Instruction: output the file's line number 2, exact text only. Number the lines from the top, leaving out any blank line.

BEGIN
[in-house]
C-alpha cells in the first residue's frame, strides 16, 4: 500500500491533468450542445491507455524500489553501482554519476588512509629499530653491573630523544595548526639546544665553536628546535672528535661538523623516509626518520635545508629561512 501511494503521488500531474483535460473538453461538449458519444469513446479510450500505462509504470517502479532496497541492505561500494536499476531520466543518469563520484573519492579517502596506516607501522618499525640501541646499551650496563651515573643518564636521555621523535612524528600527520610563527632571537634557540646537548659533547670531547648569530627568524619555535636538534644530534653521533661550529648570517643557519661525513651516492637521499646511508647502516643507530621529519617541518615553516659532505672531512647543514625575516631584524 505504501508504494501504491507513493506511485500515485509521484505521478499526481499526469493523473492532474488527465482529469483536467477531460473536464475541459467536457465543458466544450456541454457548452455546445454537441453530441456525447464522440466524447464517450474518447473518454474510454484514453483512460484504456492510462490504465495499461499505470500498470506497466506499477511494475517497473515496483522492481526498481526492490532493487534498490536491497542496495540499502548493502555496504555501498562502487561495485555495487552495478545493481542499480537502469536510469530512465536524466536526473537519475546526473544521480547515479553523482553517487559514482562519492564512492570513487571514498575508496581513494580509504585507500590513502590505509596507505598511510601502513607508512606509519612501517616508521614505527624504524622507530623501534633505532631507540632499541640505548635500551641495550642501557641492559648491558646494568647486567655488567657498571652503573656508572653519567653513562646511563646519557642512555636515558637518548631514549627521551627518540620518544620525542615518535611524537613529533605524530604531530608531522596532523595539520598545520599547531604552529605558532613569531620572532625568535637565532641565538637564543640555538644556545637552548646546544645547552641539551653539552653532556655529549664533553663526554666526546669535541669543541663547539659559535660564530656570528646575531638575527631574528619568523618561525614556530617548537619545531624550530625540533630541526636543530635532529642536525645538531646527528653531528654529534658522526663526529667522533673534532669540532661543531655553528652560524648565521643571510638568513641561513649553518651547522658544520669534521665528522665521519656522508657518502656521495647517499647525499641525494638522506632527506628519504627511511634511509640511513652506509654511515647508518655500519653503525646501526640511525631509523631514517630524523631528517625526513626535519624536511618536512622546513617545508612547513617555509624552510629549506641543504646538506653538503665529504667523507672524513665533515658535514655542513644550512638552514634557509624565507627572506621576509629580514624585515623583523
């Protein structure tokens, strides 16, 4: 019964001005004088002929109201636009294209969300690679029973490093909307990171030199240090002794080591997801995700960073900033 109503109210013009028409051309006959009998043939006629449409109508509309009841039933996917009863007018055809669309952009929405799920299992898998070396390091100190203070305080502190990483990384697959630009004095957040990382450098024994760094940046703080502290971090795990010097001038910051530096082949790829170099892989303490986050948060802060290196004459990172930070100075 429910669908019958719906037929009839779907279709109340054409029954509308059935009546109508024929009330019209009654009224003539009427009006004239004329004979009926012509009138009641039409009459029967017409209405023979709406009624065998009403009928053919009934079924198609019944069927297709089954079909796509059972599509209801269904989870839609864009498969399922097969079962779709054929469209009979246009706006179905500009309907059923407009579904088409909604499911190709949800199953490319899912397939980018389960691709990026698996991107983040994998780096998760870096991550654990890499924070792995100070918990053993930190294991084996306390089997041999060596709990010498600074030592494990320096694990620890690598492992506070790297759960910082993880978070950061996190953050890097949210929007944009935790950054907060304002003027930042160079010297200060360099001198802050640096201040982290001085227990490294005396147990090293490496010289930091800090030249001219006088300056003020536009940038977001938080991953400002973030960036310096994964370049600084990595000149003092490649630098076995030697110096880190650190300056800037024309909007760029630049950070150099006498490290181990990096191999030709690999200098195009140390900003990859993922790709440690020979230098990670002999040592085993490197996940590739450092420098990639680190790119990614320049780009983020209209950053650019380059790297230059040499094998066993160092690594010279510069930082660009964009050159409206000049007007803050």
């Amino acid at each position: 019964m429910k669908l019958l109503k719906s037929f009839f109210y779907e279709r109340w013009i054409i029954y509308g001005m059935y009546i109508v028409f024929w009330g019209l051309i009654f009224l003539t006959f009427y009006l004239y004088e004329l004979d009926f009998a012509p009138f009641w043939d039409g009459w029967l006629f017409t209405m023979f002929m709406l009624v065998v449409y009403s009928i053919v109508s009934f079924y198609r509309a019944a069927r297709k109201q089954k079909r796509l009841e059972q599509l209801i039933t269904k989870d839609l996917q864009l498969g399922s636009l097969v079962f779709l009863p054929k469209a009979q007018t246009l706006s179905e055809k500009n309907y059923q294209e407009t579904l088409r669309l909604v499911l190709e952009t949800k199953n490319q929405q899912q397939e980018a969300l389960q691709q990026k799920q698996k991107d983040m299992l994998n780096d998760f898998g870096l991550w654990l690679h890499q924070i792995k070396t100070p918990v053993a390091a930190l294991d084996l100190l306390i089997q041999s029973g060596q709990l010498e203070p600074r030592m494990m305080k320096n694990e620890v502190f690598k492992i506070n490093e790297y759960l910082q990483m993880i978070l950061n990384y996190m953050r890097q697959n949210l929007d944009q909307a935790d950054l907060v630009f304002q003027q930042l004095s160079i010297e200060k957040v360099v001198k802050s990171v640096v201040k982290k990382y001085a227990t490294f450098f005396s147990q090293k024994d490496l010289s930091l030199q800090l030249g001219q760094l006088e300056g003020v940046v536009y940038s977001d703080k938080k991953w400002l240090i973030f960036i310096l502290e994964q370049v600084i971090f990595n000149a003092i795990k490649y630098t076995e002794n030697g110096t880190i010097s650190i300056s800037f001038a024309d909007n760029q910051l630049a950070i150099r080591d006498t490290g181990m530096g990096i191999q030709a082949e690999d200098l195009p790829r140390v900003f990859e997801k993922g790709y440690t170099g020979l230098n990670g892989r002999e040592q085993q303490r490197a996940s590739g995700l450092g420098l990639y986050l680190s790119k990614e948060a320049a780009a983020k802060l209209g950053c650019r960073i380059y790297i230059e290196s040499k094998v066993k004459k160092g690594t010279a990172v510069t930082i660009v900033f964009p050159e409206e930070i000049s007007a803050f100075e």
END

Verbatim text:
C-alpha cells in the first residue's frame, strides 16, 4: 500500500491533468450542445491507455524500489553501482554519476588512509629499530653491573630523544595548526639546544665553536628546535672528535661538523623516509626518520635545508629561512 501511494503521488500531474483535460473538453461538449458519444469513446479510450500505462509504470517502479532496497541492505561500494536499476531520466543518469563520484573519492579517502596506516607501522618499525640501541646499551650496563651515573643518564636521555621523535612524528600527520610563527632571537634557540646537548659533547670531547648569530627568524619555535636538534644530534653521533661550529648570517643557519661525513651516492637521499646511508647502516643507530621529519617541518615553516659532505672531512647543514625575516631584524 505504501508504494501504491507513493506511485500515485509521484505521478499526481499526469493523473492532474488527465482529469483536467477531460473536464475541459467536457465543458466544450456541454457548452455546445454537441453530441456525447464522440466524447464517450474518447473518454474510454484514453483512460484504456492510462490504465495499461499505470500498470506497466506499477511494475517497473515496483522492481526498481526492490532493487534498490536491497542496495540499502548493502555496504555501498562502487561495485555495487552495478545493481542499480537502469536510469530512465536524466536526473537519475546526473544521480547515479553523482553517487559514482562519492564512492570513487571514498575508496581513494580509504585507500590513502590505509596507505598511510601502513607508512606509519612501517616508521614505527624504524622507530623501534633505532631507540632499541640505548635500551641495550642501557641492559648491558646494568647486567655488567657498571652503573656508572653519567653513562646511563646519557642512555636515558637518548631514549627521551627518540620518544620525542615518535611524537613529533605524530604531530608531522596532523595539520598545520599547531604552529605558532613569531620572532625568535637565532641565538637564543640555538644556545637552548646546544645547552641539551653539552653532556655529549664533553663526554666526546669535541669543541663547539659559535660564530656570528646575531638575527631574528619568523618561525614556530617548537619545531624550530625540533630541526636543530635532529642536525645538531646527528653531528654529534658522526663526529667522533673534532669540532661543531655553528652560524648565521643571510638568513641561513649553518651547522658544520669534521665528522665521519656522508657518502656521495647517499647525499641525494638522506632527506628519504627511511634511509640511513652506509654511515647508518655500519653503525646501526640511525631509523631514517630524523631528517625526513626535519624536511618536512622546513617545508612547513617555509624552510629549506641543504646538506653538503665529504667523507672524513665533515658535514655542513644550512638552514634557509624565507627572506621576509629580514624585515623583523